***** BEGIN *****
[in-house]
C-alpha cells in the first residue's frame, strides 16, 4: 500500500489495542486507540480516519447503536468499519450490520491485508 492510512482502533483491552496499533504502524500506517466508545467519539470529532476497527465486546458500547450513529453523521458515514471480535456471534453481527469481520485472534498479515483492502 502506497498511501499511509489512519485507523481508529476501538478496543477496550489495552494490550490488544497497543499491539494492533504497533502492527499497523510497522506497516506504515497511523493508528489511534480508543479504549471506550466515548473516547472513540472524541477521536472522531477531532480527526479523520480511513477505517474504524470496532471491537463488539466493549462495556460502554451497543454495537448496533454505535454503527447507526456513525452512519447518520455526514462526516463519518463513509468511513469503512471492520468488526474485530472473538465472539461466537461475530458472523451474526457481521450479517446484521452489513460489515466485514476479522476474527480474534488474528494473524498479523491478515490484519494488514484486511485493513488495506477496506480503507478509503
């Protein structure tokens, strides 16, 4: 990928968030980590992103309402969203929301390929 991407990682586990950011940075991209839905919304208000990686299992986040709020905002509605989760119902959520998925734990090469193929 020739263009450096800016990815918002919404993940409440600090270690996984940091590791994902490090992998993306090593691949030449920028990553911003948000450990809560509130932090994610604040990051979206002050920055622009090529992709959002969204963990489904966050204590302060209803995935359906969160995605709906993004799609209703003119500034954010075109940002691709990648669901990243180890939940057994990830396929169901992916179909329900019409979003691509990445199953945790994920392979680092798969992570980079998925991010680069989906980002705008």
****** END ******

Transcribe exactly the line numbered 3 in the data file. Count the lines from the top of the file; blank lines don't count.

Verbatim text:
């Protein structure tokens, strides 16, 4: 990928968030980590992103309402969203929301390929 991407990682586990950011940075991209839905919304208000990686299992986040709020905002509605989760119902959520998925734990090469193929 020739263009450096800016990815918002919404993940409440600090270690996984940091590791994902490090992998993306090593691949030449920028990553911003948000450990809560509130932090994610604040990051979206002050920055622009090529992709959002969204963990489904966050204590302060209803995935359906969160995605709906993004799609209703003119500034954010075109940002691709990648669901990243180890939940057994990830396929169901992916179909329900019409979003691509990445199953945790994920392979680092798969992570980079998925991010680069989906980002705008």